The trade off as a bodybuilder during this process is that the caloric surplus overflows and a whole heap of body fat is gained as well as the muscle tissue. During the dieting process if done well and intelligently the ratio of fat: muscle loss ends up favorable and a bigger leaner physique is the product! Not always though as muscle loss at some level will always occur with such harsh dieting.

The two hormonal states you will have heard me talk about before are Anabolic (Regenerative) and Catabolic (Degenerative) in muscles case it builds or it wastes it. The balance of these 2 groups of hormones dictates protein turnover and ultimately lean tissue gain.

HOW MUCH can I expect?

Data gathered by the New England Journal of Medicine found that a 69kg sedentary male turns over about 280g of protein daily. About 30% of this is generally what is accepted as ‘muscle protein’. Within the course of a year this person gained and also lost half of his bodyweight in muscle without lifting a weight but the metabolic processes at play meant his net profit was zero (See my ‘MANAGING YOUR LOSSES’ seminar on you tube).

Taking into consideration all metabolic factors and using myself as an example.

At 100kg can potentially create 399g of new muscle tissue a day!!! Studies have shown however the controlled catabolic process of training destroys 80% of the induced anabolism (growth).

If we look at this statistically: My potential results over a year of eating and training perfectly.

ANABOLIC PROCESSES:
Basal (Resting) Protein Synthesis = 50kg
Gains from training = 27.5kg
Total Gain = 77.5kg of muscle.

CATABOLIC PROCESSES:
Tissue lost from Basal Catabolism = 50kg
Tissue lost due to training induced catabolism =22kg
Total Muscle Lost = 72kg

Muscular Gain = 5.5kg

SO IF WE CONSIDER THE DIFFERENTIAL IN ANABOLIC AND CATABOLIC HORMONES BETWEEN MALES AND FEMALES THIS WOULD EQUATE TO ABOUT A MAXIMUM OF 2.35kg FOR A FEMALE. THE FEAR THAT BUILDING AN EXCESS OF MUSCLE TISSUE IS CRAZY.

As a side note I still get ‘I want to build muscle but not too much’ an awful lot in consults…I’m not worried and you shouldn’t be either.  Now take someone who isn't prepared to stick to a diet as strict and rigid as this for the time it takes (that's 95% of us). We don’t want to be contest ready and we certainly don't want to go through the hell a competitive bodybuilder goes through to get rid of that excess fat. So there are therefore 2 strategies. The one above which is just to relentlessly consume calories or there is a more intelligent approach.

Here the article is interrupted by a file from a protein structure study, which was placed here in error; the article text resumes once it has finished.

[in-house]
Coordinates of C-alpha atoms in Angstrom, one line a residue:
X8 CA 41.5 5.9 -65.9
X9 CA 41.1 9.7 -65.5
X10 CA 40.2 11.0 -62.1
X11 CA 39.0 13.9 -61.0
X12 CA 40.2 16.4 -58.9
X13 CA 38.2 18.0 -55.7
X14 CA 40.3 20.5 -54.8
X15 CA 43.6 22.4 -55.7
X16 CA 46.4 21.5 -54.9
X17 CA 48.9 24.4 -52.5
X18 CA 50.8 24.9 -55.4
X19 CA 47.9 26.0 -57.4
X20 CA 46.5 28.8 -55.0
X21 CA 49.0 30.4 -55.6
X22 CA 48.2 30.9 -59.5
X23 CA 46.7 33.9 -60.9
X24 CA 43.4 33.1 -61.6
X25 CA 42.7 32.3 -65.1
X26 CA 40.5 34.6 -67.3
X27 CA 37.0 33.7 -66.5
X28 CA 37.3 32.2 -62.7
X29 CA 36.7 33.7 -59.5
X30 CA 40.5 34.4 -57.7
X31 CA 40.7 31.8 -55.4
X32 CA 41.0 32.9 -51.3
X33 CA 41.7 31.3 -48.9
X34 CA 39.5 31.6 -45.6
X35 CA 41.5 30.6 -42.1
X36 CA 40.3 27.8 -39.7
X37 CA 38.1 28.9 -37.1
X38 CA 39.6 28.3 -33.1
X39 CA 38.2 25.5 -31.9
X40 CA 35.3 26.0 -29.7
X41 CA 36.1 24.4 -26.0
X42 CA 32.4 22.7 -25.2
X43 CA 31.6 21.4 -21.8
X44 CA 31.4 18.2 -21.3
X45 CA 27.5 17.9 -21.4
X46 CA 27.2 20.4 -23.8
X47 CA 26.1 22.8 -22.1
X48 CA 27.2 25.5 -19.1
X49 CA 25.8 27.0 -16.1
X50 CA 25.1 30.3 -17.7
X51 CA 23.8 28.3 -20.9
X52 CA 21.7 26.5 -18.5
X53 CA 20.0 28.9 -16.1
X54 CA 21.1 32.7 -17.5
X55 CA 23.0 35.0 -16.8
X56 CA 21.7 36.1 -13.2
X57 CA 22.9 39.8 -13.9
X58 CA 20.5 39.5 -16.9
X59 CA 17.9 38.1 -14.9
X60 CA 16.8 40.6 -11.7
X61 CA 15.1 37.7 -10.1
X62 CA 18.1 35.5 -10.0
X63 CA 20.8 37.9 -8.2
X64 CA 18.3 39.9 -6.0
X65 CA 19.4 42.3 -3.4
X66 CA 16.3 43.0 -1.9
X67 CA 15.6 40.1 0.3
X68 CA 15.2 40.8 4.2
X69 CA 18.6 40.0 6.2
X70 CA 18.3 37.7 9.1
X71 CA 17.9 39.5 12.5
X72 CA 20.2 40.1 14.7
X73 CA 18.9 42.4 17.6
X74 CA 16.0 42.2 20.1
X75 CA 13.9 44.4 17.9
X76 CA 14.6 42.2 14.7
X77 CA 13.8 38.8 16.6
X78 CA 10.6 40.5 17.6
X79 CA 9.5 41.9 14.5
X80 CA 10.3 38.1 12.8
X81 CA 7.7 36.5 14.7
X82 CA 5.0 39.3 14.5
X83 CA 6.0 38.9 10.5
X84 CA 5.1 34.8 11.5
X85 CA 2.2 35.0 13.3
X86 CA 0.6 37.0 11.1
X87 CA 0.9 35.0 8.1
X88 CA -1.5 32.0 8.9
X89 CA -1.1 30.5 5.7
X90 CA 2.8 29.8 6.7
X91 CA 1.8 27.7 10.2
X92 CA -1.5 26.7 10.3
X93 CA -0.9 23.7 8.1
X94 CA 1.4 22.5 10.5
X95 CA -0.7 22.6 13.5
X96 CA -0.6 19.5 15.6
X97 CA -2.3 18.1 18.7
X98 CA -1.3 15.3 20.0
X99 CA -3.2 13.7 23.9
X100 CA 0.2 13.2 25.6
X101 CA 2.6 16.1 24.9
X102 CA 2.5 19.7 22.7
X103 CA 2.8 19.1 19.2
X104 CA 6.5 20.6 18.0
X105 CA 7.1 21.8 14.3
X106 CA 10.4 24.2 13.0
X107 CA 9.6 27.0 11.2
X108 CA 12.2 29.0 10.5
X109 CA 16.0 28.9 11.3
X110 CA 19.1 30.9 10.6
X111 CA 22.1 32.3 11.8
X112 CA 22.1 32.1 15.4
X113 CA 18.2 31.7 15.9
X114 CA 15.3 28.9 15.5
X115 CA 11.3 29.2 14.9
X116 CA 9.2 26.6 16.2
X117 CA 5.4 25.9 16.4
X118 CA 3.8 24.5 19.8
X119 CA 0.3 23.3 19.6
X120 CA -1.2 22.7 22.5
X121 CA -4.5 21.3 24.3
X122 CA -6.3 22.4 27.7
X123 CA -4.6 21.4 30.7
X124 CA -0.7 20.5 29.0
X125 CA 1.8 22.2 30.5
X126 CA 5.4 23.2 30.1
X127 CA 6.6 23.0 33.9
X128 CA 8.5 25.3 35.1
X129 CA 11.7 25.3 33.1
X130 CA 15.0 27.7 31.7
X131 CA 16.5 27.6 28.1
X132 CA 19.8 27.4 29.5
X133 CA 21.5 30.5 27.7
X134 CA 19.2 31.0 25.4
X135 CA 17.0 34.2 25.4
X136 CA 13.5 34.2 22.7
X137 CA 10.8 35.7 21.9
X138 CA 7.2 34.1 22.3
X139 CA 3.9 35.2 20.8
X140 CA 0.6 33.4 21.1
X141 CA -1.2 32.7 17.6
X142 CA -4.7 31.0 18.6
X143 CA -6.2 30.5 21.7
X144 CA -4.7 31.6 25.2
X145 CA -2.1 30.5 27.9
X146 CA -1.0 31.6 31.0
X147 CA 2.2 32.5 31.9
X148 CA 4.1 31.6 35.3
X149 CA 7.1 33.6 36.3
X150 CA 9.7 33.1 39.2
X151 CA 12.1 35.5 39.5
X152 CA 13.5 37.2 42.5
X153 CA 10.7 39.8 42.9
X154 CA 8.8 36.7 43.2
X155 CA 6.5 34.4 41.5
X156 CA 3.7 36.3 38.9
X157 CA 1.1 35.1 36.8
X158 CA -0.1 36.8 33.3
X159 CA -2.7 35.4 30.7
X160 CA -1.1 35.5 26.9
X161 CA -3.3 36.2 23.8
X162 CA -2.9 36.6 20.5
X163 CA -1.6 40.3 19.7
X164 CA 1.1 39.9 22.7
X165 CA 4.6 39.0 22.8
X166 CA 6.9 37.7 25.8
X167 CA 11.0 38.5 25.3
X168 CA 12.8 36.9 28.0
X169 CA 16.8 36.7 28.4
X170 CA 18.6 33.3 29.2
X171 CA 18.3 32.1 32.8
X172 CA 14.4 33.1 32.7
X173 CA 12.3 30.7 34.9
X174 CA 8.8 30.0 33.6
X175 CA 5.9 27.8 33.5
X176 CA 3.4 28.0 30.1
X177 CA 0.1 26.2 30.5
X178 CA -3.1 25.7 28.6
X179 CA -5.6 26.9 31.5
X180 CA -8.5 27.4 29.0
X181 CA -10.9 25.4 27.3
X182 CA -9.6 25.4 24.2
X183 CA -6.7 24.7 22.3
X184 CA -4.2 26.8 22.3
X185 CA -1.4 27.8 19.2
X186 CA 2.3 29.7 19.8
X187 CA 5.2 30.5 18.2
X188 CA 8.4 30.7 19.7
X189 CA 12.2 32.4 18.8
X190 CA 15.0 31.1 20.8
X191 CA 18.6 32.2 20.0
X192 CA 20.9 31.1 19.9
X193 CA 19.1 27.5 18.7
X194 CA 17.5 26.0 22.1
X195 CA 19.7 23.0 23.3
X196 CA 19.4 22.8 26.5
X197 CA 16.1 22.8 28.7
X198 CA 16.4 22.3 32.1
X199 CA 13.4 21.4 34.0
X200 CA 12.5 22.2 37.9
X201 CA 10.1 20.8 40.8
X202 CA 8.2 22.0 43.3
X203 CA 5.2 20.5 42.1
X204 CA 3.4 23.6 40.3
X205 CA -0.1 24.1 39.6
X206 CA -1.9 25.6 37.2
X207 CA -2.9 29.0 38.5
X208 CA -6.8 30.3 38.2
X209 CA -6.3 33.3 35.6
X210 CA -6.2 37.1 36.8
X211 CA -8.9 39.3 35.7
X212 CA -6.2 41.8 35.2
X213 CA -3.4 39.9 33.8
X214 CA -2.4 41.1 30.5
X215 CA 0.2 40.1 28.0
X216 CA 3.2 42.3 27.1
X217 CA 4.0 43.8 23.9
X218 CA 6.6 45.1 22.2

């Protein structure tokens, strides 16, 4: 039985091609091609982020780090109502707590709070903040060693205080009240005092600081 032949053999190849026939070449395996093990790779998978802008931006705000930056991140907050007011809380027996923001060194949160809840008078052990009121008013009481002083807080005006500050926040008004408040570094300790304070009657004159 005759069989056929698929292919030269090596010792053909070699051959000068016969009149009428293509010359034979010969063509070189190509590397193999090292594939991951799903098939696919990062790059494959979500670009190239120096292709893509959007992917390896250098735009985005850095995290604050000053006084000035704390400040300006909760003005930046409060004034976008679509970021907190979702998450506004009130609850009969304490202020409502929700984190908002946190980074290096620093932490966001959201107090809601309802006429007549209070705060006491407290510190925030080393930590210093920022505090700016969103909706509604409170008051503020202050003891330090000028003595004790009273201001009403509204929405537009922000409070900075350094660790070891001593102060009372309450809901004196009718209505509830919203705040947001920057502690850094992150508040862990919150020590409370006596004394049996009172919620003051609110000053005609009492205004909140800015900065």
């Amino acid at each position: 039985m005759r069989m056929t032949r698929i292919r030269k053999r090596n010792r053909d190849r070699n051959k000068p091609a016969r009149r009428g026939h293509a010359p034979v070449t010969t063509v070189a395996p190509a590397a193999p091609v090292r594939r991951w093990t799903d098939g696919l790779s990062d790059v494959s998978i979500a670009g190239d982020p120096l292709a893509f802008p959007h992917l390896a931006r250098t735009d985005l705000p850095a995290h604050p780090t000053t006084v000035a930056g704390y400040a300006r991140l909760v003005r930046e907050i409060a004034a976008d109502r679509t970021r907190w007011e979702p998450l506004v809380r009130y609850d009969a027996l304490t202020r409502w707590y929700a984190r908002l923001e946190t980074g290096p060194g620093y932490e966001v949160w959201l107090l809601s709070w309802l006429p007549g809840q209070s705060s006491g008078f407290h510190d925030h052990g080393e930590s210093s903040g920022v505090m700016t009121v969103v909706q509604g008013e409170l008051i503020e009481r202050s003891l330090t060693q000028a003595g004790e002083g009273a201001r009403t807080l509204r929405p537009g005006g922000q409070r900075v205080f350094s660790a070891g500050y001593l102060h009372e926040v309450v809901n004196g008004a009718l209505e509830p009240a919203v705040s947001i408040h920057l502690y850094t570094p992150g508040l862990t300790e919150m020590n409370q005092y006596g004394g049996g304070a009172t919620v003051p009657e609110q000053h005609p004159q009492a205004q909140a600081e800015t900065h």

Just to summarize. To build mass effectively we must:

1. Consume an excess of total calories.
2. Increase Anabolic hormones and decrease catabolic hormones.
3. Increase Protein and nutrient turnover.
4. Work on increasing the number of motor units recruited within muscle tissue.
5. Volumize the cells within muscle tissue.

I will put these in a logical order for you to work through.

Dietary and Hormonal Manipulation

MACRONUTRIENT SPLITS, BODYTYPE AND INSULIN MANAGEMENT

Insulin is the master hormone, it governs pretty much every other hormone in some way and management of it is critical if muscular gain or fat loss is your priority.

Insulin has the ability to increase the uptake of protein into cells, as well as increasing anabolic (Building/Regenerative) processes it can also help decrease catabolic (degenerative) processes. To make insulin work for us depends on the individual but fundamentally it involves consuming carbs and protein together. Insulin then under the right environment and at the right levels triggers anabolism and delivers the amino acids for protein synthesis (Muscle adaptation).

Managing Insulin is all about the diet and what we’re looking for is a small spike in most cases, enough to drive those nutrients into tissue, the spike I will talk about later in the article.